Songbirds include those birds from the order Passeriformes, commonly called passerines. There are approximately 5,400 different species of passerines. The suborder Oscine includes those birds that we tend to think of as your typical songbird, those birds that have complex songs as adults. In the majority of Oscines, the male is the one with the complex singing ability, and there is much diversity among males of different species in the length and complexity of their songs.
Song needs to be developed, just like any other characteristic of songbird behavior. Singing the correct song for that species is not an instinctual process. The need to sing is instinctual, however what song to sing has been found to be learned. When and where young songbirds learn their songs has long been studied. Just as songbirds differ in their songs, they also differ in their song learning process, though some basic principles seem to be the same. Many species learn their song only during the first few months, though a few can learn songs their entire lives. Also differing between species is from who the songs are learned, and how much of the songs are accurately imitated.
Some species may exactly copy the songs they are exposed to. On the other hand, many will not exactly imitate the song or songs that they have been exposed to. Instead they will take bits and pieces of it and invent their own song, though usually similar in construction to that which the species normally sings.
bits and pieces：曲子的部分调子或小节
The Basic Features of Song Learning
Nine males song sparrows were collected from the wild from four different broods when they were around 4 to 6 days old. They were raised by people until they were weaned at 33 to 35 days old and then were placed into individual wire-mesh cages. Live tutors were used in this experiment. Four wild-caught adult male song sparrows were used as the tutors. The tutors were placed into flight aviaries and the subject’s cages were placed adjacent to the aviaries, so that they could have visual contact with one of the tutors, while still being able to hear the other three singing. Also, the subjects were rotated so that their visual contact with one tutor varied between the tutors. The subjects were there when they were 33 to 94 days old, with the assumption that their sensitive phase lay some time in this time period.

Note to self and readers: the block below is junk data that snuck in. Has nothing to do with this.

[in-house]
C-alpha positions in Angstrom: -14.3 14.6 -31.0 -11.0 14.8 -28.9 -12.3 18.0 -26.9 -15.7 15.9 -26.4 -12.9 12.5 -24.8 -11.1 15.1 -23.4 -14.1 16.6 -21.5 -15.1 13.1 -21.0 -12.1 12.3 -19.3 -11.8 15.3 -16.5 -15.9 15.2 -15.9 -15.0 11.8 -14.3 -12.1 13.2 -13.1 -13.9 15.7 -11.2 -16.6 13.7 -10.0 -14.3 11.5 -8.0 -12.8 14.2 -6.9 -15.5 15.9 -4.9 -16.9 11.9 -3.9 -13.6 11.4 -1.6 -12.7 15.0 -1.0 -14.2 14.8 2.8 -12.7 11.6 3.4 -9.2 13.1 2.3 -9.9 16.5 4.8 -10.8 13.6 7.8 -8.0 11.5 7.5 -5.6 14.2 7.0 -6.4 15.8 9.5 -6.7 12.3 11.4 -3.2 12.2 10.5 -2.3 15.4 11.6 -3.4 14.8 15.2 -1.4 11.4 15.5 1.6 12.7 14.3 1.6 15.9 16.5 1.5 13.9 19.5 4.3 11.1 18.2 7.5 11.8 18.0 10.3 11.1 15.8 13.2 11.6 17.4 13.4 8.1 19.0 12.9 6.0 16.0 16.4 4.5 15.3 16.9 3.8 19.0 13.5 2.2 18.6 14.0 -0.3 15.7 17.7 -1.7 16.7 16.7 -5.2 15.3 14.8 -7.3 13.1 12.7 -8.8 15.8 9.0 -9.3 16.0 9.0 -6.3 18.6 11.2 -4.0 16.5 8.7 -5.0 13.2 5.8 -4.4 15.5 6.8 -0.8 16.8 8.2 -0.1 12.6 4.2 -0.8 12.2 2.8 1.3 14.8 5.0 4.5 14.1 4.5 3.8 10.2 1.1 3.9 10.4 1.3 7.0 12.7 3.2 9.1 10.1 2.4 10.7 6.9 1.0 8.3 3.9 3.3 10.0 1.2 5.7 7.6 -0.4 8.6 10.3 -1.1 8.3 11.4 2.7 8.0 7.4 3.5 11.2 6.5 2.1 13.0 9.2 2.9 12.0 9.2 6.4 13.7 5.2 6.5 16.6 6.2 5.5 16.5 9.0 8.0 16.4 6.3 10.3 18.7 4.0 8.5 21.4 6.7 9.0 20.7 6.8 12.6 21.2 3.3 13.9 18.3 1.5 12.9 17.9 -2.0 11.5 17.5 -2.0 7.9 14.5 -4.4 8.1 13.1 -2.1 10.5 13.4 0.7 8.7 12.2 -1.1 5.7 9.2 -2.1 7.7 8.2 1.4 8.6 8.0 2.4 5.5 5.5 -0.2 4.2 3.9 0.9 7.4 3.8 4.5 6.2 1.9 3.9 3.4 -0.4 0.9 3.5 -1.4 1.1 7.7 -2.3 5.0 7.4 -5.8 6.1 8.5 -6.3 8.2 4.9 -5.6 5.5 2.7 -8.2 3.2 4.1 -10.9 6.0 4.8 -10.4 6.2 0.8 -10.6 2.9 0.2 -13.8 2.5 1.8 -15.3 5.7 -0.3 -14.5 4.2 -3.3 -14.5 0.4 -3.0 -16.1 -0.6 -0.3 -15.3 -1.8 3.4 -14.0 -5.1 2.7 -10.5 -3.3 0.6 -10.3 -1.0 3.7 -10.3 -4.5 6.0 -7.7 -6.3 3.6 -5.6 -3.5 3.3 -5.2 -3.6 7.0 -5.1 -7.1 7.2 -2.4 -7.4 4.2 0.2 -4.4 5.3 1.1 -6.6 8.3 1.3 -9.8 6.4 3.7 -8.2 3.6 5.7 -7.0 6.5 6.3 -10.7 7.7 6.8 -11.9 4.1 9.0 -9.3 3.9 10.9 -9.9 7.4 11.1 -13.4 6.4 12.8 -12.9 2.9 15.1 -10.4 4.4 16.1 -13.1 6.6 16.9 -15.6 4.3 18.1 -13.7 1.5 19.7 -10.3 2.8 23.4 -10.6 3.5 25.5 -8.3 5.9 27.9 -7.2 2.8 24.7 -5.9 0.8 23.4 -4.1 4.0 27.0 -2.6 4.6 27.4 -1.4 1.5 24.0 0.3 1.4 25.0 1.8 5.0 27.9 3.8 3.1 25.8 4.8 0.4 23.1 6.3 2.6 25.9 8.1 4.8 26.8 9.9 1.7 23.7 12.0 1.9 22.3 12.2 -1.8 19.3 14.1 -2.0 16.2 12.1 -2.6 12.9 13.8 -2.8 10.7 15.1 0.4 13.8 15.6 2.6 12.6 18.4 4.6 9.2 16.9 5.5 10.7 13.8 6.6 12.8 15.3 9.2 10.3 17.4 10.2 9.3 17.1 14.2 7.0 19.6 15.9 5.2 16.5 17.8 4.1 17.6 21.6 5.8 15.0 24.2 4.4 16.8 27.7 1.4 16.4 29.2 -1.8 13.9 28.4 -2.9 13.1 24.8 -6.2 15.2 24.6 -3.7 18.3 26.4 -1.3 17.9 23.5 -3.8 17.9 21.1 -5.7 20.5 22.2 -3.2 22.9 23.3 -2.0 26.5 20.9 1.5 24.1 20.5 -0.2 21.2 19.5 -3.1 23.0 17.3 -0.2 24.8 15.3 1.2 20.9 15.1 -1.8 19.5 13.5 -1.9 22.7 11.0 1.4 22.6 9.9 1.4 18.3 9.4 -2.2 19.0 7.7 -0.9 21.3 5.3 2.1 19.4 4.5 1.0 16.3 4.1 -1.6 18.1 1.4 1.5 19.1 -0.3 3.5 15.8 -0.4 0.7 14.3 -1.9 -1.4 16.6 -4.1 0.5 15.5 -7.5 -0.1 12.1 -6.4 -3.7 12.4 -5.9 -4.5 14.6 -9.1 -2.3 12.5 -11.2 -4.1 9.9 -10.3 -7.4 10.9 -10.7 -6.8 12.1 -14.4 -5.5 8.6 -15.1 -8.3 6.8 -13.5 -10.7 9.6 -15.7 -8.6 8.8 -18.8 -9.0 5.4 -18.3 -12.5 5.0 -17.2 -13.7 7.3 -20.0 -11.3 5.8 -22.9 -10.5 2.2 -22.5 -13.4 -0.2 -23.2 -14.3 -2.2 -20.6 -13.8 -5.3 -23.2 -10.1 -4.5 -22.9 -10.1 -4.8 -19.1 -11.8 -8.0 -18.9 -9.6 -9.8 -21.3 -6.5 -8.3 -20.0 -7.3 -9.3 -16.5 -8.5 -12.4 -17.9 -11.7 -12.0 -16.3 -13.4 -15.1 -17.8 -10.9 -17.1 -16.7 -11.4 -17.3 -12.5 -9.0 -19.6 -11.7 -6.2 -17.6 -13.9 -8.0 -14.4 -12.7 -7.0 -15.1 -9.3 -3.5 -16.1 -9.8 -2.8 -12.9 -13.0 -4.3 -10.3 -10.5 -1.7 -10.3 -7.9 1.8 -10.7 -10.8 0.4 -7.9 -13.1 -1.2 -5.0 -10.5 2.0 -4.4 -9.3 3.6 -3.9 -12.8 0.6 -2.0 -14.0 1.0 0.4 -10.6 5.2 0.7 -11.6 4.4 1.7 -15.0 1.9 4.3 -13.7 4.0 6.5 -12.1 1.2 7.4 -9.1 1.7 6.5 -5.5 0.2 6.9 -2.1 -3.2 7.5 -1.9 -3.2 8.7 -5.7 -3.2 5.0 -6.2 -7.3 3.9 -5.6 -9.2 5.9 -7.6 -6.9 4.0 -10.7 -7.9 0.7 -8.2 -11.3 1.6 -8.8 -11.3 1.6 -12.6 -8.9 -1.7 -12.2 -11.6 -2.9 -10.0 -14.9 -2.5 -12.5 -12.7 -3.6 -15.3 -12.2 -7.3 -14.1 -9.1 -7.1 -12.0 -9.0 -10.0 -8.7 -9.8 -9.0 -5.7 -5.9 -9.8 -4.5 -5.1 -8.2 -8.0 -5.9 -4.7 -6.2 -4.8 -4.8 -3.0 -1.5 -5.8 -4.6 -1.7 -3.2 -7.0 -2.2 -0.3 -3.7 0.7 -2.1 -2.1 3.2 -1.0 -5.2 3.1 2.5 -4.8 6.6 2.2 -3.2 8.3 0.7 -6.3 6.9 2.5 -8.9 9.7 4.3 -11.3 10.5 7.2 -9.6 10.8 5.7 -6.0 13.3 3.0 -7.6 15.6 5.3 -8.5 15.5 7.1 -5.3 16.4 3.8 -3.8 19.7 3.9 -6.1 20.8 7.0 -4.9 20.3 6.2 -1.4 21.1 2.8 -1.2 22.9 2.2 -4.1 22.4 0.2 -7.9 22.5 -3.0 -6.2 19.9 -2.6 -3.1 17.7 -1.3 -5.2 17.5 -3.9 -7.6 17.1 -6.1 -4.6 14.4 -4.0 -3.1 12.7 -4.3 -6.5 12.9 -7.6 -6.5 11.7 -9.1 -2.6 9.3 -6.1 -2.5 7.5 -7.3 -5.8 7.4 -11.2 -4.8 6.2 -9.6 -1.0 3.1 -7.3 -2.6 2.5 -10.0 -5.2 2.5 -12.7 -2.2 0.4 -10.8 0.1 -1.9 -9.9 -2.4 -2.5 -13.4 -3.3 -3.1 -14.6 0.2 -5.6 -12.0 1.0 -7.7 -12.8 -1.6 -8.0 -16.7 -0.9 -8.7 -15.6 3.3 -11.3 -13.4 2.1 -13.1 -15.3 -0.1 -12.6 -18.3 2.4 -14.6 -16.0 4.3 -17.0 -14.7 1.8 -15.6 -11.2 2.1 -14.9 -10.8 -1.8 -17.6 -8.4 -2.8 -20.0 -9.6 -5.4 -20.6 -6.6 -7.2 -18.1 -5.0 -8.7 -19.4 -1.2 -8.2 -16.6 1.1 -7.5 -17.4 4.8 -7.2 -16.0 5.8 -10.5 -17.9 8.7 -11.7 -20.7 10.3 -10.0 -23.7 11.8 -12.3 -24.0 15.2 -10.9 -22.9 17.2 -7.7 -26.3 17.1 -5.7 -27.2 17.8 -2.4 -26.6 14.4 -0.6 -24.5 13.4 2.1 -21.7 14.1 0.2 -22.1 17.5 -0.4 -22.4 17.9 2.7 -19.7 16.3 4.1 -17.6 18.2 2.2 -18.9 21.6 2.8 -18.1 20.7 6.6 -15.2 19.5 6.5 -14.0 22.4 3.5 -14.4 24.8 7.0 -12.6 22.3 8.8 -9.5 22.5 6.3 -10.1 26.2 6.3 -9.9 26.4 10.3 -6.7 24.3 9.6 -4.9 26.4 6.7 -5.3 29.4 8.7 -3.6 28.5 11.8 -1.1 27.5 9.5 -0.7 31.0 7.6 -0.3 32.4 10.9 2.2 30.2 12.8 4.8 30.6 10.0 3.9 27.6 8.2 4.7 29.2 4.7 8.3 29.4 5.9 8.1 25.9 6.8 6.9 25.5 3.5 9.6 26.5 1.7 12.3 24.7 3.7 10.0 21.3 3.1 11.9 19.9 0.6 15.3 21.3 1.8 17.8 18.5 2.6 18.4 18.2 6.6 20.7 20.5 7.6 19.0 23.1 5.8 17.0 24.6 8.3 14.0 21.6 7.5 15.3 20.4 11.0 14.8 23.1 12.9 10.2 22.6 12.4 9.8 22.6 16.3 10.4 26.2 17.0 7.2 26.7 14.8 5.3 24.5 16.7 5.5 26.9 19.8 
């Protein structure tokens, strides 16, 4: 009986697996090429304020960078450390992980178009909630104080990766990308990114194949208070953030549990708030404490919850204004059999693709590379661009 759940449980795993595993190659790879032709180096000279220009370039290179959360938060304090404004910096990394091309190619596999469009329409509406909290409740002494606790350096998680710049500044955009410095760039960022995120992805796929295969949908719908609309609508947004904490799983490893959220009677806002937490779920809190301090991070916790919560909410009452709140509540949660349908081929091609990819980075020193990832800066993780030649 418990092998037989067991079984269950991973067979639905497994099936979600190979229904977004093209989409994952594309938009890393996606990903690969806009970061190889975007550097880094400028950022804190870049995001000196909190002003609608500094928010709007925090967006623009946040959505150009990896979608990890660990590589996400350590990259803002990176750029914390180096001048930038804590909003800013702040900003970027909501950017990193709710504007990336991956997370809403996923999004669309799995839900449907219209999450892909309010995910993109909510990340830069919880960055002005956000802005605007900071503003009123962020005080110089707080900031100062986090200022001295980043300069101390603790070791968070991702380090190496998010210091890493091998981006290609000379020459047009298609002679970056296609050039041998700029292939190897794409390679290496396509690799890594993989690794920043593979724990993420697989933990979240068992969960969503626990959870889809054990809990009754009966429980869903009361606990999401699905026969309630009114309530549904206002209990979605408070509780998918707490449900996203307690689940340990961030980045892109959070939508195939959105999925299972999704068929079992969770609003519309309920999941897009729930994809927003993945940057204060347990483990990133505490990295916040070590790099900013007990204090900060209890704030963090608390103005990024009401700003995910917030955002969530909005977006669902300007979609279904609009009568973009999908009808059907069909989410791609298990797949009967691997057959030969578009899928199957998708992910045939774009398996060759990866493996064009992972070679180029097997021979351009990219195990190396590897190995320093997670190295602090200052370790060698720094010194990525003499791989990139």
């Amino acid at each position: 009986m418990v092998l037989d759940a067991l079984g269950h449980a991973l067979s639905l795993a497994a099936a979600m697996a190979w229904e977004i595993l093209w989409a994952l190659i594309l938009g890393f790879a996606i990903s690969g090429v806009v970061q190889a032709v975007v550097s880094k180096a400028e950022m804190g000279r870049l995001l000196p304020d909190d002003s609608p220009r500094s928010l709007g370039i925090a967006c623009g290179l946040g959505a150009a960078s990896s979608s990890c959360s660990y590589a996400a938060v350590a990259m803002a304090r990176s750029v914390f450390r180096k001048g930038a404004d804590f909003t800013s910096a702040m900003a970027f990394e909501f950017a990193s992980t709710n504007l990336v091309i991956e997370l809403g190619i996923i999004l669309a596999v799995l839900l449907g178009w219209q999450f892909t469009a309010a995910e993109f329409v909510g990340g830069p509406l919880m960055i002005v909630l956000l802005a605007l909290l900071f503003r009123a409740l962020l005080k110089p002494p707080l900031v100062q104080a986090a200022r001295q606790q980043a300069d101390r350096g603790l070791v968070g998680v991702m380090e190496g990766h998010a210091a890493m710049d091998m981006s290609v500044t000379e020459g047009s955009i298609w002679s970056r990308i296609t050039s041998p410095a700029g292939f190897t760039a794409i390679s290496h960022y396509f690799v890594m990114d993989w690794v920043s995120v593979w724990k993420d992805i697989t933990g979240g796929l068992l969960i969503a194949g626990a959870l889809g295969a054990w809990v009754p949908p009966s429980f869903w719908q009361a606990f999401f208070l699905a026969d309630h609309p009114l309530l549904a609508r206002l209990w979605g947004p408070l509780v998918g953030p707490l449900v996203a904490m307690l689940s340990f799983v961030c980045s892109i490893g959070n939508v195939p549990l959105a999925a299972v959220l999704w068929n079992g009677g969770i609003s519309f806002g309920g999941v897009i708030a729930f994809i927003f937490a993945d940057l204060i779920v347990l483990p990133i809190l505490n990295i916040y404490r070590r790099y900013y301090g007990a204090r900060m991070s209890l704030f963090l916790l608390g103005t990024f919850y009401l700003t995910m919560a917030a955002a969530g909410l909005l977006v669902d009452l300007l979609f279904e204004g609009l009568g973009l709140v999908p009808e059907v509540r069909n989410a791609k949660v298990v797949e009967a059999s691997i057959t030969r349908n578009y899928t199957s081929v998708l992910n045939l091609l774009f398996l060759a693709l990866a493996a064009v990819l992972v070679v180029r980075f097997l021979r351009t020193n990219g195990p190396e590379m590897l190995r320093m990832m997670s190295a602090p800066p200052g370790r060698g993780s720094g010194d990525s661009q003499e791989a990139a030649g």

When the subjects started singing the next spring, their repertoires were analyzed. The average was seven song types per subject. This does correspond with birds raised exclusively in the wild by their parents. Eight of the nine subjects learned songs from two or more of the tutors and later imitated these songs.
In similar experiments in which some birds are exposed to tutors and some are raised in isolation, those birds that were exposed to tutors almost always tend to imitate pieces and even complete songs. Those birds raised in isolation always sang isolate songs. These isolate songs were similar to each other and consist of much more structurally simpler songs than males raised with normal song exposure.
song sparrows: 北美歌雀
Sensitive Learning Period
There seems to be a specific time period in which songbirds learn their songs. This “sensitive phase” is “when an individual hears and is thought to acquire song models” (Peters et al. 1992). Most species learn their songs as juveniles. This learning period lasts from around ten to sixty days of age. This learning period corresponds very closely with the age at which baby birds are in a rehabilitators care. The songs that they are exposed to during this time period are what they will learn from and start singing once they mature. Songbirds do not start to sing until the next spring, once they are around three hundred days old. Once they start to sing, they only imitate songs that they heard during their early sensitive phase. Just a few passerines, such as the European Starling, “are capable of learning songs later in life”.
There is some controversy as to whether live tutoring leads to a longer sensitive phase than does tape tutoring. However, recent experiments show that there is little to support this view.